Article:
6 Financial Moves You May Forever Regret

Nobody is perfect. In our youthful years, we make many mistakes and therefore, have to undertake a lot of experiential learning. After all, this is just about the only available time to make such goofs and still get a chance to fix them up. You’ll not want to make such catastrophic financial moves when you are in your 40’s. Therefore, while many of these mistakes may not be fatal or irredeemable, there are a few financial moves that do not turn out positively.

You can increase your chances of a healthy financial future if you can avoid the following financial moves:

1. Purchasing a house you cannot afford

The subprime mortgage market was on of the leading causes of the 2007-08 global financial crisis. So many people rushed to buy expensive homes they could barely afford after receiving some “favorable” loan terms. The result was a high number of foreclosures as most of the homeowners could not make the payments.

Therefore, before you make such a financial move, you should properly assess your debt-to-income ratio. This way, you’ll avoid stretching yourself beyond your limits and also put a realistic leash on your wild ambitions. You’d best not run the risk of bankruptcy at such a young age or worse, jeopardize your financial future.

2. Settling on a college based on cost

We often espouse this unfounded notion that the most expensive colleges are usually the best. Some of the top colleges are indeed quite expensive, but that should not be the only factor for your evaluation. You also have to consider the value and the available prospects for what you ultimately intend to pursue. You’ll need a good job to help you settle those hefty student loans.

While going to a fancy college might seem like a great investment, the consequent student loans can be quite a burden. You may have to drag them along the first few years of your career or  they could also haunt you well past your graduation. In the worst-case scenario, they may drag you down into bankruptcy at such a young age. This, of course, will be quite a factor in your future financial status.

3. Ignoring health insurance

In our youthful years, the exuberance and great health can create a sense of “invincibility” when comes to our health. You may easily begin to imagine that you have no need for a medical insurance cover because you hardly get ill. You might even consider it as a waste of money because you’ll probably never use it. Nothing could be farther from the truth. Reports indicate that more that half of all bankruptcies come from medical expenses.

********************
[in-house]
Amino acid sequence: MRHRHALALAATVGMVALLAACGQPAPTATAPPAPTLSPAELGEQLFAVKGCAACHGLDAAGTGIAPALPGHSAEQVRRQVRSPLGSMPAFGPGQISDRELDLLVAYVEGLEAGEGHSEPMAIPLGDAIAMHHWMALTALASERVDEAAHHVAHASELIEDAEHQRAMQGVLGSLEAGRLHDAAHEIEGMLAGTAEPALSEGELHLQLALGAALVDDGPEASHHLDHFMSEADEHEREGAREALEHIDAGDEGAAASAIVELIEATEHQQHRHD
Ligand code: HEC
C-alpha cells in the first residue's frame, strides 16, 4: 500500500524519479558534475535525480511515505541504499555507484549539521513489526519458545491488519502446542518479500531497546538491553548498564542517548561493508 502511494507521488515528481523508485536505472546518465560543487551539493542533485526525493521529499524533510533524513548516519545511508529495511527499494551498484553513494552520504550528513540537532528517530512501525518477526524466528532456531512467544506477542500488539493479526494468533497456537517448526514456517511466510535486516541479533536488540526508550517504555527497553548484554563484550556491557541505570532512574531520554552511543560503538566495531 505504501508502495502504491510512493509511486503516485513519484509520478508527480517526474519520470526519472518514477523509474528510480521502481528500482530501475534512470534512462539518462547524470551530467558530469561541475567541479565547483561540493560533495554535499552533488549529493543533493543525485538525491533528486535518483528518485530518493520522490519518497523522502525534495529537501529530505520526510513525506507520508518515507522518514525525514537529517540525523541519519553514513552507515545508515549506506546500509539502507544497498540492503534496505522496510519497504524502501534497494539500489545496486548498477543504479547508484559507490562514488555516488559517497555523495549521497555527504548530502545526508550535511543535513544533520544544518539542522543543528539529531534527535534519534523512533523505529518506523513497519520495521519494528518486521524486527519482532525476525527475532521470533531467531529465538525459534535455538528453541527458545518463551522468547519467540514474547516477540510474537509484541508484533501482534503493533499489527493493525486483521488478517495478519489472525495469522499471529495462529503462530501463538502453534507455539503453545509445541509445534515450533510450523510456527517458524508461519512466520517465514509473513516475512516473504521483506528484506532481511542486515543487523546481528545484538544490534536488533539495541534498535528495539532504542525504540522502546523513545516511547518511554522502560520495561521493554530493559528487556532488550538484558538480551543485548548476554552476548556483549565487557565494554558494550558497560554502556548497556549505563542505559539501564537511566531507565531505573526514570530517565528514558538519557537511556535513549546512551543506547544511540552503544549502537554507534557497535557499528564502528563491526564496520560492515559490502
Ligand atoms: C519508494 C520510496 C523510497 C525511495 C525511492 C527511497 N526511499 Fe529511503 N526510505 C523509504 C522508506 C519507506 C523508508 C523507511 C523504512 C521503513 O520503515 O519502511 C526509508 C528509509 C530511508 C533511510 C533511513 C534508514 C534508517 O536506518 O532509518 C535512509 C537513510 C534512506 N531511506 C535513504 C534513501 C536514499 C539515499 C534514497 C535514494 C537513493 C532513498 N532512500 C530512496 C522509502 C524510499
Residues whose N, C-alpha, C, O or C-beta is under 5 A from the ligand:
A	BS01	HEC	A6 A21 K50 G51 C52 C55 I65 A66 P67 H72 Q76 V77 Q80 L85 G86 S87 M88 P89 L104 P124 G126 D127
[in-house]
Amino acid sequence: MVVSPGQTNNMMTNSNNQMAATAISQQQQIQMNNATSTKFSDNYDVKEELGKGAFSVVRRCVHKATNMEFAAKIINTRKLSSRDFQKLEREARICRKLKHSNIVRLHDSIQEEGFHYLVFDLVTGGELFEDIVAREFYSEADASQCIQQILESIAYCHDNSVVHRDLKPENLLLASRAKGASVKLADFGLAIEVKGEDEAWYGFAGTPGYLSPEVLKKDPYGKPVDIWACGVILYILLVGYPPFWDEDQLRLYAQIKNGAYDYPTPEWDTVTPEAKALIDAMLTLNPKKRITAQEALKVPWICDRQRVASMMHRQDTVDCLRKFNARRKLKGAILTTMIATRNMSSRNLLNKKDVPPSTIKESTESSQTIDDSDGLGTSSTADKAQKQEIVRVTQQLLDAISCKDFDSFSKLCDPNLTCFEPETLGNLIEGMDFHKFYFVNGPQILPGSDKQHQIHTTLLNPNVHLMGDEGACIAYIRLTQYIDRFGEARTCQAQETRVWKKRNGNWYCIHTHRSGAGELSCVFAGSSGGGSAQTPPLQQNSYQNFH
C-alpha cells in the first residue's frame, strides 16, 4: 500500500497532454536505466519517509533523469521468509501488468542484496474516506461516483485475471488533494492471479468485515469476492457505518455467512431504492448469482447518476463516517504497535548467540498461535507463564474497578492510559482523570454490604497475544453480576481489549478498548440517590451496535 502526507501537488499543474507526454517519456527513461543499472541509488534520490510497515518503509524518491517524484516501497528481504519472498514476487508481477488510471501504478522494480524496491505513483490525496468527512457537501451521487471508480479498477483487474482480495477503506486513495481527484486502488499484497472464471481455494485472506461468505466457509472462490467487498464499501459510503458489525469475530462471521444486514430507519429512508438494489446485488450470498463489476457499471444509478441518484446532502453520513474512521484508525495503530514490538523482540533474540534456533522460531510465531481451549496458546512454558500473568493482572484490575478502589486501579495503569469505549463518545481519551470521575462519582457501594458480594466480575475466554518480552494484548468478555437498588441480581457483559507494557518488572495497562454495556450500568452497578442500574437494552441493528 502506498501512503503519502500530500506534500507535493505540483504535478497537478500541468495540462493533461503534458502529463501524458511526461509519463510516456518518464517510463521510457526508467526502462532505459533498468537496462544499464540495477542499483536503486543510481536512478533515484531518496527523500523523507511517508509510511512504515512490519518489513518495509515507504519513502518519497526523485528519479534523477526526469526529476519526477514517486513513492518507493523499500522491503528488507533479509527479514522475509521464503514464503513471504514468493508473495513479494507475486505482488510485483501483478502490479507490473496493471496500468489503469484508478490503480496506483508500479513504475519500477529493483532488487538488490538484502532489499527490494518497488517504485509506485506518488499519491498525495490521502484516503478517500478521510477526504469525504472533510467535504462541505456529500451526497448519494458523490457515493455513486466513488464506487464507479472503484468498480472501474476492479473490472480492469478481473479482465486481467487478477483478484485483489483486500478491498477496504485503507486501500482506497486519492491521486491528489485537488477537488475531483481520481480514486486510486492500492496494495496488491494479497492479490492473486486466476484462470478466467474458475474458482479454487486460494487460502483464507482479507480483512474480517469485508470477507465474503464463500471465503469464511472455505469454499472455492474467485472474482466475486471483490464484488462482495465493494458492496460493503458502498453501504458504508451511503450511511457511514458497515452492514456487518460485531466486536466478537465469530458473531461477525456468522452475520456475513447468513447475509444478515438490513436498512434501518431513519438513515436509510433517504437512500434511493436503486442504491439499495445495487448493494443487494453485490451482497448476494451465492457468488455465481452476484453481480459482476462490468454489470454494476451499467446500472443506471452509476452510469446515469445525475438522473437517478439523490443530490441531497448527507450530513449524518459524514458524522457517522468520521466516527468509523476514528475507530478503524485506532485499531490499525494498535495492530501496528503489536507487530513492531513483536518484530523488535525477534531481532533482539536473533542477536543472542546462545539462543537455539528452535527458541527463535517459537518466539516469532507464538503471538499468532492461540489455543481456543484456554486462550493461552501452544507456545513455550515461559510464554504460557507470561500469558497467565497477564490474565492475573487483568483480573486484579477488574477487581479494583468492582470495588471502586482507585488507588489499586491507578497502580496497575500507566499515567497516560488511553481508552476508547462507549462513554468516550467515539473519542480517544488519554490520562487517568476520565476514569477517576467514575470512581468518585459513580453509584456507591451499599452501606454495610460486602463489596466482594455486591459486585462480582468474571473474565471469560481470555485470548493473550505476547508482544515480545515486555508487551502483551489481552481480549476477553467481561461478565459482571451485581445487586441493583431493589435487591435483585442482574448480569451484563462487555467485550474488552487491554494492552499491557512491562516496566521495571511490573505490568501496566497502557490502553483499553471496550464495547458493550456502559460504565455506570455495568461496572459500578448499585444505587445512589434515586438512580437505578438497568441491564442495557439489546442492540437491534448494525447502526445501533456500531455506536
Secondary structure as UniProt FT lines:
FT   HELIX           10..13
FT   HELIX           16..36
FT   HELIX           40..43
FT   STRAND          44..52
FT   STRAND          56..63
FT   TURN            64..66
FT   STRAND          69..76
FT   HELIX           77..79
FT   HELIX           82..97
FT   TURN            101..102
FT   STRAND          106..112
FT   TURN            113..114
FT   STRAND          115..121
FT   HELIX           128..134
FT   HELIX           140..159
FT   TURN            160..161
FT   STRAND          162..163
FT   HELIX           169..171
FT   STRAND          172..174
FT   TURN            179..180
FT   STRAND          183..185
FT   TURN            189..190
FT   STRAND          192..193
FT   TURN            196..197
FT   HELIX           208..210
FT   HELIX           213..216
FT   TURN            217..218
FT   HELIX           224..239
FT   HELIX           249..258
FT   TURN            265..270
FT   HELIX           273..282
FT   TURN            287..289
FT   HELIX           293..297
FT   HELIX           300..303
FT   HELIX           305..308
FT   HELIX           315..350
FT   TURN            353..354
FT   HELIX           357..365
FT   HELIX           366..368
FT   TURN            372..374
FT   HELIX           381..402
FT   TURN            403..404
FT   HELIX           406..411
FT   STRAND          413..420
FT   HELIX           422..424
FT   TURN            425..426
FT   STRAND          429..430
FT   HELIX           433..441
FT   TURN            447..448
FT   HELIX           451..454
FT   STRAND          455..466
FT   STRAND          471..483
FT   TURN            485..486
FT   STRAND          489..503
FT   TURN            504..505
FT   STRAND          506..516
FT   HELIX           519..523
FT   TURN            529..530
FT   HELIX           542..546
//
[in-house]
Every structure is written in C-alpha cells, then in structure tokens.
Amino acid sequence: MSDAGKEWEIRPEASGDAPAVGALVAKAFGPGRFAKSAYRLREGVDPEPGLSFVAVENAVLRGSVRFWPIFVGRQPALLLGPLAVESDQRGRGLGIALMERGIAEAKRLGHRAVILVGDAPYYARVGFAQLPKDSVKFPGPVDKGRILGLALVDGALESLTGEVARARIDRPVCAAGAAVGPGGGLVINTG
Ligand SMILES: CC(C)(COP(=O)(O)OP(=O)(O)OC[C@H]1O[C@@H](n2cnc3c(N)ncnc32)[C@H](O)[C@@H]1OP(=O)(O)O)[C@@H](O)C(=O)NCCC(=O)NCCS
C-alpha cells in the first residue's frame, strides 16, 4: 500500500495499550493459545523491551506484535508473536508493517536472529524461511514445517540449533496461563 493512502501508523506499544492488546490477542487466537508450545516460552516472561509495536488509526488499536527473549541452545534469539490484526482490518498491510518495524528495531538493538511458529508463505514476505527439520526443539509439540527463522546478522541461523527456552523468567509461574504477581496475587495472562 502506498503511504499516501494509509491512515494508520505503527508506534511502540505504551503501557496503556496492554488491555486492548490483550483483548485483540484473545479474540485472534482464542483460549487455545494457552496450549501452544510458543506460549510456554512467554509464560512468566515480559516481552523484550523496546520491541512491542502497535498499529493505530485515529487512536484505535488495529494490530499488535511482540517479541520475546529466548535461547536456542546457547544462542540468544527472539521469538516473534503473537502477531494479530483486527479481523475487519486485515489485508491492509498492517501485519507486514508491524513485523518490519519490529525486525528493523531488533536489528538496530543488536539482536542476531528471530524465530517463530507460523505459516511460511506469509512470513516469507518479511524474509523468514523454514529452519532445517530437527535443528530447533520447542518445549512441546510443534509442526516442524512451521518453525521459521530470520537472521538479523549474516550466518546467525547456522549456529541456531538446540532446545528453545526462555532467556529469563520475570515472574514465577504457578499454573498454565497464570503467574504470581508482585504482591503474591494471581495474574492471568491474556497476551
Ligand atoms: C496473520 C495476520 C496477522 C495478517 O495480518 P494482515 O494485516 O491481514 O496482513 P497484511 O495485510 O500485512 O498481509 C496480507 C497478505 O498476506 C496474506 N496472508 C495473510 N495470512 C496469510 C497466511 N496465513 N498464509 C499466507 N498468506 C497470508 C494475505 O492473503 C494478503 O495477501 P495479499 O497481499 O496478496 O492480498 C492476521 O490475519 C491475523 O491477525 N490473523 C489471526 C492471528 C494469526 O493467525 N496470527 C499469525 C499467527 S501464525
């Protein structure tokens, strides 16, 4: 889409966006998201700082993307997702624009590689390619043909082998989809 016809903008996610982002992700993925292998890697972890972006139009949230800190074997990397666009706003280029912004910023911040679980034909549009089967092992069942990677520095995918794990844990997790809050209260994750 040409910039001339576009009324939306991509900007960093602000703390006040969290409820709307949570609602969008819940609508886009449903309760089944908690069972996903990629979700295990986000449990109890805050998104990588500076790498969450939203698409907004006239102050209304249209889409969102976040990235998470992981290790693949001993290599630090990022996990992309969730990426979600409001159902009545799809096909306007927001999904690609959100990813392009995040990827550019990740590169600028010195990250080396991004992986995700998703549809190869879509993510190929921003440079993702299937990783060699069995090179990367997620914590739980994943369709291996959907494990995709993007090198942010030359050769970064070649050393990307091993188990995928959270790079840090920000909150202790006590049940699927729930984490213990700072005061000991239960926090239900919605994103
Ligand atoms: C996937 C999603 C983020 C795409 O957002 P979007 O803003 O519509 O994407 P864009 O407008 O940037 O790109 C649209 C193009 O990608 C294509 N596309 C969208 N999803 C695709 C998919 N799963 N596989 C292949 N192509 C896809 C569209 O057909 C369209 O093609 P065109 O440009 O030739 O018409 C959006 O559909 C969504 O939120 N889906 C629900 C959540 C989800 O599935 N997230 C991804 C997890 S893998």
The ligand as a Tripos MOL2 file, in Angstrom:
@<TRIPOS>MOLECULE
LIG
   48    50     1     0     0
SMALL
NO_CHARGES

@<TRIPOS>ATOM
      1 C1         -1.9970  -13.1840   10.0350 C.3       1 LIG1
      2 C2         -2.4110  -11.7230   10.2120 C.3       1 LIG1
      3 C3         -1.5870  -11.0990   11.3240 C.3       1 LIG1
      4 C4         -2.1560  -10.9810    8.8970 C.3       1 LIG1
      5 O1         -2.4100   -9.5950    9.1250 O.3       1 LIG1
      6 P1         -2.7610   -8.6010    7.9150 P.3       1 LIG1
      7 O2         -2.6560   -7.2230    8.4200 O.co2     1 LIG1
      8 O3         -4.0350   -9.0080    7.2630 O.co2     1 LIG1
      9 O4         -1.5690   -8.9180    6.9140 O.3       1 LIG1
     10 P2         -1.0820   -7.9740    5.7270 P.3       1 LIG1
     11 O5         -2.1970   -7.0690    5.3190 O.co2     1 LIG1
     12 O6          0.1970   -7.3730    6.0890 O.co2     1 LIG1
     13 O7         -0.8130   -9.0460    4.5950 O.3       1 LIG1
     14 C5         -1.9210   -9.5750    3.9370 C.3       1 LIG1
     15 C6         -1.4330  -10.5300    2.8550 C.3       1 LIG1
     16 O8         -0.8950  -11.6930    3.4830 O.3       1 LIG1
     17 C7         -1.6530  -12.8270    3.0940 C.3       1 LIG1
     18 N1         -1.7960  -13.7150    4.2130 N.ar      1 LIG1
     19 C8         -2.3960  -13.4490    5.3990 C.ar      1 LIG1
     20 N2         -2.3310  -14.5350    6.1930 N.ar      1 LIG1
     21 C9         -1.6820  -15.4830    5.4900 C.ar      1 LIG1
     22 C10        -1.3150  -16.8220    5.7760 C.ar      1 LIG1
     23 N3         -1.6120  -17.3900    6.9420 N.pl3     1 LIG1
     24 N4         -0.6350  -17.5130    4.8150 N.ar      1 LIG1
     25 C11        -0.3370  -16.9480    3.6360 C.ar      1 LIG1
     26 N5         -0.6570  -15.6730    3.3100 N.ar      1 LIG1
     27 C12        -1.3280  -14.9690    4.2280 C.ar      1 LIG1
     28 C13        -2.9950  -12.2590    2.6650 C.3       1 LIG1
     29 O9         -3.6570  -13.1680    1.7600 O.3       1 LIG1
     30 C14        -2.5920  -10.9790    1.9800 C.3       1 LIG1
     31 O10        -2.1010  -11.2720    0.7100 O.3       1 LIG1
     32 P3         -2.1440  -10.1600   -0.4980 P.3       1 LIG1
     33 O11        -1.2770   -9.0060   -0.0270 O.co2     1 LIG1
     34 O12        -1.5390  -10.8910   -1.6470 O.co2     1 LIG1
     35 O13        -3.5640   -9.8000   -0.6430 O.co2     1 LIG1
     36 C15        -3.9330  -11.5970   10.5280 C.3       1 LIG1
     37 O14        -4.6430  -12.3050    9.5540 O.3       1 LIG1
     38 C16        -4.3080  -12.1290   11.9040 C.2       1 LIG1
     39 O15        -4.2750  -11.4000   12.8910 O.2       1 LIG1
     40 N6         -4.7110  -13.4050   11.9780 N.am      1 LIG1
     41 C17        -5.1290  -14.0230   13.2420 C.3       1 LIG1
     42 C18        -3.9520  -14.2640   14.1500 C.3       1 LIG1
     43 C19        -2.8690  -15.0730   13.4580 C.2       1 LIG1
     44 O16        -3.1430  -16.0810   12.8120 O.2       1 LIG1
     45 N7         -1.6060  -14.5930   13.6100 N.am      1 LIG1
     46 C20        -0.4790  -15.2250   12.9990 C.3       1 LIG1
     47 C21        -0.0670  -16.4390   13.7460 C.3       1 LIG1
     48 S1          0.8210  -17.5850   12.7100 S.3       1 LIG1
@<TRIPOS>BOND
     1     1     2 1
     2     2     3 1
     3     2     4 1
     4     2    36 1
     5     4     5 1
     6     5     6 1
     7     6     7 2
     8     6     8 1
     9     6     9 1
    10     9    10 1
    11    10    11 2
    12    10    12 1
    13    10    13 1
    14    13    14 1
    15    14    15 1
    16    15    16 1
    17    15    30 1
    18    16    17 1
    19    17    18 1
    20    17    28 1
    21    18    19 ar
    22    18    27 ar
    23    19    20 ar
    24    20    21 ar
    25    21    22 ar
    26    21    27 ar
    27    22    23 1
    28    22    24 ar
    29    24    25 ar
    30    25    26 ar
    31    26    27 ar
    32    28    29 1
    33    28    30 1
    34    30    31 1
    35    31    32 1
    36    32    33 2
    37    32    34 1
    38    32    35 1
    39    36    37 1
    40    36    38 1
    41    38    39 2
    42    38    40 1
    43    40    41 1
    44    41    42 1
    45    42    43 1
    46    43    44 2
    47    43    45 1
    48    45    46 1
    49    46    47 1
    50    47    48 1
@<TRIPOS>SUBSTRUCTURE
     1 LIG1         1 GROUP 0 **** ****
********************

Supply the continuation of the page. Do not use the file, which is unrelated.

The truth of the matter is that no one person is immune to a sudden need for funds to cater to a medical emergency. You may suddenly get a nasty injury during a Sunday afternoon soccer game with the boys or even an unfortunate road accident. Such medical emergencies can require a lot of money, which can set you back financially. A decent health insurance cover should be able to absorb a great deal of such medical emergencies.

4. Failing to pay your taxes

The internal revenue service or any such tax agencies do not have many friends. You are required to pay up your taxes promptly, no matter what you feel. Trying to outsmart the taxman could turn out to be a fatal financial move. It could land you in jail. Also, if you have a habit of delaying your payments, the fines, and interests payable could unnecessarily increase your financial burden.

In some cases, the taxman could impose some federal tax liens that could rear their ugly heads on you credit scores. This does not exactly help to secure or cement your financial future. There are usually arrangements to pay up your taxes in installments in case you are unable to come up with the whole amount in one go. Many issues with the tax agencies are usually avoidable. Therefore, you are well able to avoid all the possible issues that might have an impact on your financial health.

5. Piling up credit card debt

Enormous personal debt affects your credit scores, which in turn affects your ability to get important loans like home loans. That is one of the automatic effects of credit card debt. Others include the high interest rates that provide and extra burden when it comes to paying up the total debt. Before you know it, you are trapped in a vicious debt-income cycle that can cripple your financial health.

A credit card can seem like the key to every door or unfettered access to all the fine things in life. However, it is financially prudent to try and live within your means as much as is possible. Always pay up your credit card debts before they are due to avoid potential penalties. You may also take advantage of any incentives like low-interest rates for early payments.

6. Failure to invest in your youthful days

You have probably received an earful about the power of compounding investment. The real value of investing early on in life is the mere fact that you give your investments some good time to compound and multiply. An investment made two years ago, and a similar one made ten years ago can have a night and day difference! This is indeed one of the single most regretful financial moves for many people because of its simplicity and almost-guaranteed returns.

Get into a habit of saving up, however little, and watch your savings grow. These savings will certainly help to secure your financial future. This is one of those financial moves that come with a “money-back guarantee” quite literally.

Most of these financial moves have an adverse impact on our financial health. Some of them can permanently affect our careers or capacity to earn an income. If say, you land in prison and get a criminal record; your career could take a major hit. However, each of them can be rectified if you are determined enough to get back on track towards financial success.

How about you? What other financial moves do you regret? Share with us in the comments section.